Water is undoubtedly the most widespread substance on earth. It is also one of the most enduring symbols of life, regeneration, purity and hope. Especially for civilizations around the Mediterranean, water represents a very strong link with the sacred, with nature, with social status and expectations as well as with various aspects of culture. All of these are integral part of our heritage.

At the same time water is today one of the most valuable resources, anywhere on earth, but this is especially true for the Mediterranean region. With just 3% of the world’s freshwater resources and more than half the world’s ‘water poor’ population, the Mediterranean is faced with the vital issue of access to this valuable resource. Today the impacts of climate change, desertification, biodiversity loss, overpopulation and overconsumption, intensive agriculture and mass tourism, result in a complex system of interrelated problems affecting all aspects of everyday life of the Mediterranean peoples.

But how did our ancestors used to cope with water scarcity in the past?

Since antiquity all sources of water, rivers, lakes, springs, underground resources and rainwater were exploited through sophisticated systems, being always relevant to and in proportion with the geomorphology, the topography, and the local hydrological and climatic conditions. Such wise practices were the result of century old evolution of practices and knowledge based on observations and continuous experimentation and innovation. They were well adapted to the needs of the respective societies and the environments where they lived and were able to guarantee an adequate level of water supply to settlements and cultivations for centuries.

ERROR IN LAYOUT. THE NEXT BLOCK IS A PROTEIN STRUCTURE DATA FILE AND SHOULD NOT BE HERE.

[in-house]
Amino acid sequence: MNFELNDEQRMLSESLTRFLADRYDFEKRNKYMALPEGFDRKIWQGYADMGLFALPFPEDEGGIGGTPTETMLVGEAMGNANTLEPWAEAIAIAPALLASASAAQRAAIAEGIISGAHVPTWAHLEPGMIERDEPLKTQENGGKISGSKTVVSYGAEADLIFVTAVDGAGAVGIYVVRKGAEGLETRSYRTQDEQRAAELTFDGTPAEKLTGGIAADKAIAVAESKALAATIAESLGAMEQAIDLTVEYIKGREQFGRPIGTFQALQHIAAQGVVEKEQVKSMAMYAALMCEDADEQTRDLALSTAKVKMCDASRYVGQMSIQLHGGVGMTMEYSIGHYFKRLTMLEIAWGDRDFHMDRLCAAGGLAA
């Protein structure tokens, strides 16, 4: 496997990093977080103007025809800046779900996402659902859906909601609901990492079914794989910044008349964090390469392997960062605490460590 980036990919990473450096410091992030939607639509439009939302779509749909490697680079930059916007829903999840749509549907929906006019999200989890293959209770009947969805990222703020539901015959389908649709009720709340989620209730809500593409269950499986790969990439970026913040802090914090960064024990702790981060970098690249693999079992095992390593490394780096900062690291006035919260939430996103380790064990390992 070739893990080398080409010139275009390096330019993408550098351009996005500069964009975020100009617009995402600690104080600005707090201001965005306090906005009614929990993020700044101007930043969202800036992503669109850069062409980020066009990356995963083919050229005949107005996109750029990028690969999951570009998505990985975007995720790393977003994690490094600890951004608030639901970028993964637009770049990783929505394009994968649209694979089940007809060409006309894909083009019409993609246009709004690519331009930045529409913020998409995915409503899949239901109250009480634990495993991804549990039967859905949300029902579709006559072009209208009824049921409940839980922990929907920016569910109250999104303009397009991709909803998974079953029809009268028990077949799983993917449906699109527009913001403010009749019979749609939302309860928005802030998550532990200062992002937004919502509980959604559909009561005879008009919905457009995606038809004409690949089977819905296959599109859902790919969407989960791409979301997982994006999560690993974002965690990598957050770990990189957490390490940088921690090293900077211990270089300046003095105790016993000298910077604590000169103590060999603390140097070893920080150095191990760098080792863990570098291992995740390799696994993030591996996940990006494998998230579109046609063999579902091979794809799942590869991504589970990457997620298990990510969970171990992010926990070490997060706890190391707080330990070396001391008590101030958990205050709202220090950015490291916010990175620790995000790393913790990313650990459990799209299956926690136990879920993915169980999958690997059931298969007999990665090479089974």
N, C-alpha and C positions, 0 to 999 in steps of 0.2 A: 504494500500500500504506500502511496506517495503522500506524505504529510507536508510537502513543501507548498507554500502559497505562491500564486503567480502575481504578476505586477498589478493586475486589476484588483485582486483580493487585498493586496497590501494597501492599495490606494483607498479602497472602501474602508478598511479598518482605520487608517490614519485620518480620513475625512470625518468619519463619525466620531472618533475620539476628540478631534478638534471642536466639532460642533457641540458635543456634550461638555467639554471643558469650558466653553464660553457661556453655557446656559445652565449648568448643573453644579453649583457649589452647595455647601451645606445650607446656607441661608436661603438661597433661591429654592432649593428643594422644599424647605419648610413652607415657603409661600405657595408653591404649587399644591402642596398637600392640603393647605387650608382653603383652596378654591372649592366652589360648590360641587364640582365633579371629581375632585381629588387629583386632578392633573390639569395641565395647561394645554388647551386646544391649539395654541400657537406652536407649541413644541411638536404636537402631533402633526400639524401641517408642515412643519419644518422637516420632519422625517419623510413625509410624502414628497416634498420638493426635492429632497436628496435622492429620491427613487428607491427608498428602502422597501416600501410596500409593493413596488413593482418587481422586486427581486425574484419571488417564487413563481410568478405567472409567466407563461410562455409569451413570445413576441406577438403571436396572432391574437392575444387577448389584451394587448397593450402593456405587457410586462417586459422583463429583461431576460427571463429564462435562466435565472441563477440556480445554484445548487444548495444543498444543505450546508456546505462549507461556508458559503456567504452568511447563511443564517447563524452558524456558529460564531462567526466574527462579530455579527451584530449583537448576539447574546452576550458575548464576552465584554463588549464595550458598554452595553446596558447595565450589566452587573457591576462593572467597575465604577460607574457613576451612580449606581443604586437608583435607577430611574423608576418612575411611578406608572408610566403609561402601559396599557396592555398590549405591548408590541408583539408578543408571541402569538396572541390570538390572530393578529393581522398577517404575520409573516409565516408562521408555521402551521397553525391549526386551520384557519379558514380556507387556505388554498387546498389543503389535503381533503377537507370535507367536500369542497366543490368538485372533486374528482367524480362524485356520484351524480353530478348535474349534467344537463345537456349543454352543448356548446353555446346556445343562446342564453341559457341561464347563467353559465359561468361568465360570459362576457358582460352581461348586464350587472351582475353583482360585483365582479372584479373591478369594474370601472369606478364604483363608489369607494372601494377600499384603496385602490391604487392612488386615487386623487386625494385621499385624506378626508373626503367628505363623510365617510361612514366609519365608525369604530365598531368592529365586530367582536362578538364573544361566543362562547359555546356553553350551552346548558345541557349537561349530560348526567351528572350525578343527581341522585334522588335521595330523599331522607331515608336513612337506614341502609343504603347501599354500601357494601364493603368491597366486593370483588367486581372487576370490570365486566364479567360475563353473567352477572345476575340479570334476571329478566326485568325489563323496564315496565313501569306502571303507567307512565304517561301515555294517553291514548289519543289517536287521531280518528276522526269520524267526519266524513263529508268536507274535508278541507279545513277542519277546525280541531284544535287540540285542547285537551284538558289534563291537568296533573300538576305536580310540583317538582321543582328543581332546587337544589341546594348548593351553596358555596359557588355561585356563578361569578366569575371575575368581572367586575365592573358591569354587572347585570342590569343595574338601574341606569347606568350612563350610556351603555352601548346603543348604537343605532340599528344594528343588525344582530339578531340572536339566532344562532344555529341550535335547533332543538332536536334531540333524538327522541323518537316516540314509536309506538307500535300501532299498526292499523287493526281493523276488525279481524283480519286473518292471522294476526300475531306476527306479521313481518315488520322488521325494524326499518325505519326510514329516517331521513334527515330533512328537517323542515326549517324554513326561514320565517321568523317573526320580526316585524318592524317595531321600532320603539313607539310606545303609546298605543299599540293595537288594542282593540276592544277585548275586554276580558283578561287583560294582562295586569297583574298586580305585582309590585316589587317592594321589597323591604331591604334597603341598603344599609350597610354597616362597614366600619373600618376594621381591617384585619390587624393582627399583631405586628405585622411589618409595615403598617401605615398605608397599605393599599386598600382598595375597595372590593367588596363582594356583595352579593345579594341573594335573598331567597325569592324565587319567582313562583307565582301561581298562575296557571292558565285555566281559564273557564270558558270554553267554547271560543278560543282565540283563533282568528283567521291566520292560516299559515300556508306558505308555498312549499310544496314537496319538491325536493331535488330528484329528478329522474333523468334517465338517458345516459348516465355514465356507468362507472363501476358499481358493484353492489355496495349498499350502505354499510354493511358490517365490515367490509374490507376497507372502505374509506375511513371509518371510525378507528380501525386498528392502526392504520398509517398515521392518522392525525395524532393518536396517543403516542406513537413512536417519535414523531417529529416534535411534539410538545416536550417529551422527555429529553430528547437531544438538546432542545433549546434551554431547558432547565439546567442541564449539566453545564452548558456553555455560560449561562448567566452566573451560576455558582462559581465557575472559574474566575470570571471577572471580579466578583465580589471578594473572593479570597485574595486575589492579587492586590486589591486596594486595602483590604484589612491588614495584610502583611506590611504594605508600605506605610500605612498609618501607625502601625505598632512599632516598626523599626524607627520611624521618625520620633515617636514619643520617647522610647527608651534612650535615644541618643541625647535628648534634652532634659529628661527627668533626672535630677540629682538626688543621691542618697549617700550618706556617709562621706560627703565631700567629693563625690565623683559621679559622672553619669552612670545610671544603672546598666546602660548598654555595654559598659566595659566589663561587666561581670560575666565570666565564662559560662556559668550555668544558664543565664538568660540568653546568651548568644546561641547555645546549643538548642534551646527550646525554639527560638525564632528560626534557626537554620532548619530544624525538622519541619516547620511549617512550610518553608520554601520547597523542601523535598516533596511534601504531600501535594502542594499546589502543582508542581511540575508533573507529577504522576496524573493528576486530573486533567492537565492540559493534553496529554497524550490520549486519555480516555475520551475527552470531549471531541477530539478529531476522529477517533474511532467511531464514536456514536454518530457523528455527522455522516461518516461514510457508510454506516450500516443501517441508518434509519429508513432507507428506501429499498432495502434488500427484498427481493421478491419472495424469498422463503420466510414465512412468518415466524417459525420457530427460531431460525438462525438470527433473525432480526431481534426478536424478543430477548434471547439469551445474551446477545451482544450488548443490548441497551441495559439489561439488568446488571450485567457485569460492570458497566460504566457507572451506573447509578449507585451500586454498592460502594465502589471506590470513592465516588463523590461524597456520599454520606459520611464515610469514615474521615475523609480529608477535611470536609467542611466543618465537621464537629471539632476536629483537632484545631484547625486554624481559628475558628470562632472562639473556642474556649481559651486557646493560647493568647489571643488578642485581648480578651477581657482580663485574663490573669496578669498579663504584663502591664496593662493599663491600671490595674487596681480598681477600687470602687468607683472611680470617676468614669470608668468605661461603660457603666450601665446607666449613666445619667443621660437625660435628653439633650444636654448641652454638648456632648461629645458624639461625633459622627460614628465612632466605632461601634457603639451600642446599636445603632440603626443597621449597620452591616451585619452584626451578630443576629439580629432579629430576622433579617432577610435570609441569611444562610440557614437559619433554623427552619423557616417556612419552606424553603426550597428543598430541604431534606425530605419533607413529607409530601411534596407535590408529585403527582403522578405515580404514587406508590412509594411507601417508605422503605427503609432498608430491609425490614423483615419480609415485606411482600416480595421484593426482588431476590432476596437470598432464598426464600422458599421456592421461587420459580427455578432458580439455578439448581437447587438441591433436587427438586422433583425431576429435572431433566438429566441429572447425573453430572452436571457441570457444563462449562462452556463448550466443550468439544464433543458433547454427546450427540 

Over millennia, the know-how and technology used throughout the region for water collection, storage, distribution and flooding emergency response, were transferred between civilizations and they were cross fertilized with parallel incorporation and capitalization with emerging technological innovations. Remnants of this invaluable collective water related cultural heritage, such as cisterns, wells, canals, small scale dams, pipelines, aqueducts, reservoirs for flood protection etc. are found today scattered around the basin, forming a unique, interlinked mosaic. This articulated variety of water systems contributed to the shaping, over time, of the unique Mediterranean landscape.

Unfortunately, many of these remnants are not sufficiently valorized today, resulting in destruction and loss of many of them and cultural ‘poverty’ of the local communities despite the past ‘wealth’. Subsequently, their potential for becoming motors of local socio-economic development, e.g. through tourism, is often not yet recognized and remains untapped. Furthermore, more and more people, particularly the younger generations tend to drift away from traditional knowledge, they get isolated from their roots, thereby feeling an increasing loss of identity. Important heritage that has survived for centuries is lost in the vicinity of modern technologies.

Actually, the traditional heritage is an inexhaustible source of inspirations techniques, discoveries and solutions; it indicates research pathways and uncontroversial ways of operating for today’s scientists; it conceals fascinating possibilities of forgotten models of existence previously thought to be sound and self evident. To create sustainable solutions for water related problems today and account for the needs of people and nature, we need to better understand the cultural significance of water (including emotional, intellectual, moral, social and spiritual) and its evolution over time and space.

The awareness of both the intrinsic and functional value of heritage calls for a new paradigm, directed, on the one hand to strengthen the sense of common Mediterranean water heritage with various origins, which belongs to all, and, on the other hand, to make sure that past best practices in water management are made known and if necessary adapted accordingly to meet modern needs. The diverse human interaction with water in the various cultures provides the very basis for creatively resolving the above mentioned problems. Understanding why and how diverse beliefs and practices have evolved could provide precious lessons for today’s urgent need to move on to a sustainable planetary new water culture.